Blake Griffin Says He Was Pitied After Trade To Pistons: "Ohh, Sorry, Man. How's Detroit?"

In reality, the move reconnected him with his roots.

Will Burchfield
August 14, 2019 - 6:09 pm

When Blake Griffin got traded from the Clippers to the Pistons midway through the 2017-18 season, he went from a perennial contender to a team with just one winning season in the prior 10 years. And he went from Los Angeles to Detroit. 

Not the most glamorous swap.

And Griffin heard about it from sympathetic outsiders, who mostly wanted to know if he was going to be okay in his new city. 

"The one thing I haven't talked about, it's kind of funny," Griffin told the How Neal Feel Podcast. "When I got traded, everybody's thing was like, 'Ohh, sorry, man. How's Detroit?' I'm always like, 'It's cool,' and they're like, 'No, really.' And I'm like, 'No, it's okay. It's fine.'

"I was thinking about that because there was a friend of mine that was traded from a city that I won't say to the Lakers at the trade deadline, and you look at his Instagram, everybody's like, ‘Congrats, bro! Happy for you! You did it!’ All this stuff. He gets the same salary, they didn't make the playoffs and now he's not on that team.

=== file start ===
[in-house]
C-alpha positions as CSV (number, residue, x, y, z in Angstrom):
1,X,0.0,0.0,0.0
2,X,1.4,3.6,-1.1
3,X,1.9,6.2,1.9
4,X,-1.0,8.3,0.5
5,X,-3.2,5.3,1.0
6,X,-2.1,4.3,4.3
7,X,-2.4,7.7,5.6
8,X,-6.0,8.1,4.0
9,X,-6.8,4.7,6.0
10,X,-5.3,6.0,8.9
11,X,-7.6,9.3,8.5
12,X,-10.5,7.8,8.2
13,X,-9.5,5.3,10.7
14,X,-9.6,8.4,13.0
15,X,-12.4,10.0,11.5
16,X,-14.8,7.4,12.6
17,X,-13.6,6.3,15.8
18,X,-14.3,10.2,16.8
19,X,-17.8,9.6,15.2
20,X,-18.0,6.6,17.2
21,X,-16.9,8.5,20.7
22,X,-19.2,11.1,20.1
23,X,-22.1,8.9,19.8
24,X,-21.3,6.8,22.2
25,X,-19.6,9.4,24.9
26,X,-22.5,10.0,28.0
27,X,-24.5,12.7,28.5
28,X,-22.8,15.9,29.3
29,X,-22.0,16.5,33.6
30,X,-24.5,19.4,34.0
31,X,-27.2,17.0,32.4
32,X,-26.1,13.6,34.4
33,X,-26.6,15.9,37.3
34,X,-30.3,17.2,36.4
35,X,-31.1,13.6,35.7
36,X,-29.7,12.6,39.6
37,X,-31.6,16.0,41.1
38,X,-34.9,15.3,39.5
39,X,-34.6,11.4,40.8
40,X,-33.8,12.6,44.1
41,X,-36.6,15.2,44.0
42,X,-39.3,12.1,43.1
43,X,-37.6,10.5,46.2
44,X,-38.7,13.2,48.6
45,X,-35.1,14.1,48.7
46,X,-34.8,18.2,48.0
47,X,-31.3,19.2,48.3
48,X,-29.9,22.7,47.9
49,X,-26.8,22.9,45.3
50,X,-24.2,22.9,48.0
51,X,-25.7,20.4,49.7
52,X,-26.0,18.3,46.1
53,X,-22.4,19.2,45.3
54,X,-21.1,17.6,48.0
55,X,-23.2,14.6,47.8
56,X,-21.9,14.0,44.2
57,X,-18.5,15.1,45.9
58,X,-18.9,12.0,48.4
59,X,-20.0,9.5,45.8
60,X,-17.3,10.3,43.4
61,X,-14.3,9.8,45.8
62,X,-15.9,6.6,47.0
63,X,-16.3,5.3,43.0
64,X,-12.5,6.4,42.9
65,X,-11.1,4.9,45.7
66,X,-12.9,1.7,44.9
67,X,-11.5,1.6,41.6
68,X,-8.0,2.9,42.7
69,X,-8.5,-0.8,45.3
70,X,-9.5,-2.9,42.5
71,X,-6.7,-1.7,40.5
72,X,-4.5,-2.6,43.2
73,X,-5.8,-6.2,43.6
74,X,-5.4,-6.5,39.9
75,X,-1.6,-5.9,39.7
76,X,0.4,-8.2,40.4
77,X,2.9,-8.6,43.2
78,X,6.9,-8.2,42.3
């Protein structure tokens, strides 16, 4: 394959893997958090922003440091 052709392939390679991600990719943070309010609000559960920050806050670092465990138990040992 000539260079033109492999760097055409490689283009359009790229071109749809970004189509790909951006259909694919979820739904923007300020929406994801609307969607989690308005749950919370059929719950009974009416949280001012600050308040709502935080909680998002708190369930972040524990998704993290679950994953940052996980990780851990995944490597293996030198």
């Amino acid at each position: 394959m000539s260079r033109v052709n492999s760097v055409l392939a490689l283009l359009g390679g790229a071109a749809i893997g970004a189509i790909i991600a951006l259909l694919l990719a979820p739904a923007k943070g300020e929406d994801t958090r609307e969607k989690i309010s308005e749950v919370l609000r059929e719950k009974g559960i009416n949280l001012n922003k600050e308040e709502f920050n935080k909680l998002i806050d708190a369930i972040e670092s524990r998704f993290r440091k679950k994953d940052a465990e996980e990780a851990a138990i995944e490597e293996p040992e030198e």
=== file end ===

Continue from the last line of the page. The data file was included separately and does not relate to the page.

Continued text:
"But those two scenarios were the same flipped. I still make the same salary, I played last year, made the playoffs, had a solid year, but the stigma and the idea behind that for people was like, 'Oh, man, you did it!' He was in LA for two months and didn't make the playoffs." 

(Safe to say Griffin is talking about former Piston Reggie Bullock.)

In reality, Griffin has very much enjoyed his new life in Michigan, where he owns a home in Franklin. As he's said many times, Detroit is far more similar to his hometown of Oklahoma City than Los Angeles ever was. 

"I try to tell people this and no one actually believes me because it's mostly people in LA. They're like, ‘This is awesome,'" said Griffin. "During the season, I go to practice, I come home, I eat, I take a nap and I watch basketball, almost every single day. And I love it. And in Michigan it is awesome because I have an awesome backyard and I don’t feel trapped. I can go drive places.

"I grew up in Oklahoma. When I got drafted to LA, people were like, 'Ohh, how is it? Are you used to a city like that?' And then I get traded to Michigan and everybody’s like, 'How is it, man? It must be so different.' And I’m like, 'No, it’s just a place, man.'"

With a contract that runs through 2022 (and has about $110 million remaining), Griffin will likely be in Detroit for at least three more years. It's something he's embraced as the Pistons try to build a consistent winner. His commitment to the team, which for years was desperate for a bonafide star, has already earned him the love of the fans. 

And Griffin felt them from the moment he was traded. 

"The fans from day one, this is a true sports town. They really embrace sports, and that’s not something I’ve been used to for the past nine years," he told 97.1 The Ticket last year. "It’s really nice to be in a place where fans are knowledgeable and they really are diehard fans."

Same goes for the people of Detroit. 

"The people remind me much more of people from back home in Oklahoma," he said. "Everyone’s genuinely interested in just being nice." 

For people from, say, Los Angeles, that might be hard to understand.